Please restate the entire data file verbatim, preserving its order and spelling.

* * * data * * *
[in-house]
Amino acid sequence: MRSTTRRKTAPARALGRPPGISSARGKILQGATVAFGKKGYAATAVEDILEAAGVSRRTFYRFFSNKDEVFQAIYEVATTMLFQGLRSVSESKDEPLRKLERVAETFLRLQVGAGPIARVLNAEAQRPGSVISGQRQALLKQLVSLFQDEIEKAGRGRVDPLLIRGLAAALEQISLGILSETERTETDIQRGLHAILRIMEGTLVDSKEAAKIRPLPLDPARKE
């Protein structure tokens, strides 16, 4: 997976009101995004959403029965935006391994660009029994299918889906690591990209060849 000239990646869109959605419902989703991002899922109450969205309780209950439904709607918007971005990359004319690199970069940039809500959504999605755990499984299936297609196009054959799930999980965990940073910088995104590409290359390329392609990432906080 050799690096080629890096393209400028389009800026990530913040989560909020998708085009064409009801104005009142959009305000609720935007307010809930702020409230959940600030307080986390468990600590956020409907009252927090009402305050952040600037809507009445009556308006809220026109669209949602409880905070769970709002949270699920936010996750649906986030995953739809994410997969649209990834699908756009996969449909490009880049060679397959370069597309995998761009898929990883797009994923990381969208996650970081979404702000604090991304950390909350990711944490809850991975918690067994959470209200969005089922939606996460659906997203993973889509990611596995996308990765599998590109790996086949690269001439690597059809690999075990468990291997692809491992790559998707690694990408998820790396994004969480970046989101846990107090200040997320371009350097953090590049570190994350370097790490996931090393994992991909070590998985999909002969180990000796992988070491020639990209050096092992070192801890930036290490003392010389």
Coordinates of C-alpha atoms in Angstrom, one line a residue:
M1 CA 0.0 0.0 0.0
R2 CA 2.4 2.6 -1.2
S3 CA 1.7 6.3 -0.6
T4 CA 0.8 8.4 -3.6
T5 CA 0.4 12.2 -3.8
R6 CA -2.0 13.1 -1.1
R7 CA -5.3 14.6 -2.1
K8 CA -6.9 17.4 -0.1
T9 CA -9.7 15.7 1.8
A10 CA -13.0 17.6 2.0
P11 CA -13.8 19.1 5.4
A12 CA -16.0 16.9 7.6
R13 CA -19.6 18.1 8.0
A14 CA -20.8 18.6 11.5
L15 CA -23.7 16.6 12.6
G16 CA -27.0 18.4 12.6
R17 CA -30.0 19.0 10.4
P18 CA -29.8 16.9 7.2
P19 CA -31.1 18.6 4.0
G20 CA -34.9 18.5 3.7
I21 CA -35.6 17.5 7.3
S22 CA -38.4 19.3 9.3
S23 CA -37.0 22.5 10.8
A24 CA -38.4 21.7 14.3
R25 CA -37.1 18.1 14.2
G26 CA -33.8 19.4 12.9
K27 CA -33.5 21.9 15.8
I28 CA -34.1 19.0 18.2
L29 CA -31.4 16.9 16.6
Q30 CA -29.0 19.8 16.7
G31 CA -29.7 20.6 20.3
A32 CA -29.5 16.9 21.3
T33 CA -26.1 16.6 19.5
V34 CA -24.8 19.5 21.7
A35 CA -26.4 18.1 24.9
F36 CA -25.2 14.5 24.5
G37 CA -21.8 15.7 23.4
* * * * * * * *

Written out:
[in-house]
Amino acid sequence: MRSTTRRKTAPARALGRPPGISSARGKILQGATVAFGKKGYAATAVEDILEAAGVSRRTFYRFFSNKDEVFQAIYEVATTMLFQGLRSVSESKDEPLRKLERVAETFLRLQVGAGPIARVLNAEAQRPGSVISGQRQALLKQLVSLFQDEIEKAGRGRVDPLLIRGLAAALEQISLGILSETERTETDIQRGLHAILRIMEGTLVDSKEAAKIRPLPLDPARKE
């Protein structure tokens, strides 16, 4: 997976009101995004959403029965935006391994660009029994299918889906690591990209060849 000239990646869109959605419902989703991002899922109450969205309780209950439904709607918007971005990359004319690199970069940039809500959504999605755990499984299936297609196009054959799930999980965990940073910088995104590409290359390329392609990432906080 050799690096080629890096393209400028389009800026990530913040989560909020998708085009064409009801104005009142959009305000609720935007307010809930702020409230959940600030307080986390468990600590956020409907009252927090009402305050952040600037809507009445009556308006809220026109669209949602409880905070769970709002949270699920936010996750649906986030995953739809994410997969649209990834699908756009996969449909490009880049060679397959370069597309995998761009898929990883797009994923990381969208996650970081979404702000604090991304950390909350990711944490809850991975918690067994959470209200969005089922939606996460659906997203993973889509990611596995996308990765599998590109790996086949690269001439690597059809690999075990468990291997692809491992790559998707690694990408998820790396994004969480970046989101846990107090200040997320371009350097953090590049570190994350370097790490996931090393994992991909070590998985999909002969180990000796992988070491020639990209050096092992070192801890930036290490003392010389």
Coordinates of C-alpha atoms in Angstrom, one line a residue:
M1 CA 0.0 0.0 0.0
R2 CA 2.4 2.6 -1.2
S3 CA 1.7 6.3 -0.6
T4 CA 0.8 8.4 -3.6
T5 CA 0.4 12.2 -3.8
R6 CA -2.0 13.1 -1.1
R7 CA -5.3 14.6 -2.1
K8 CA -6.9 17.4 -0.1
T9 CA -9.7 15.7 1.8
A10 CA -13.0 17.6 2.0
P11 CA -13.8 19.1 5.4
A12 CA -16.0 16.9 7.6
R13 CA -19.6 18.1 8.0
A14 CA -20.8 18.6 11.5
L15 CA -23.7 16.6 12.6
G16 CA -27.0 18.4 12.6
R17 CA -30.0 19.0 10.4
P18 CA -29.8 16.9 7.2
P19 CA -31.1 18.6 4.0
G20 CA -34.9 18.5 3.7
I21 CA -35.6 17.5 7.3
S22 CA -38.4 19.3 9.3
S23 CA -37.0 22.5 10.8
A24 CA -38.4 21.7 14.3
R25 CA -37.1 18.1 14.2
G26 CA -33.8 19.4 12.9
K27 CA -33.5 21.9 15.8
I28 CA -34.1 19.0 18.2
L29 CA -31.4 16.9 16.6
Q30 CA -29.0 19.8 16.7
G31 CA -29.7 20.6 20.3
A32 CA -29.5 16.9 21.3
T33 CA -26.1 16.6 19.5
V34 CA -24.8 19.5 21.7
A35 CA -26.4 18.1 24.9
F36 CA -25.2 14.5 24.5
G37 CA -21.8 15.7 23.4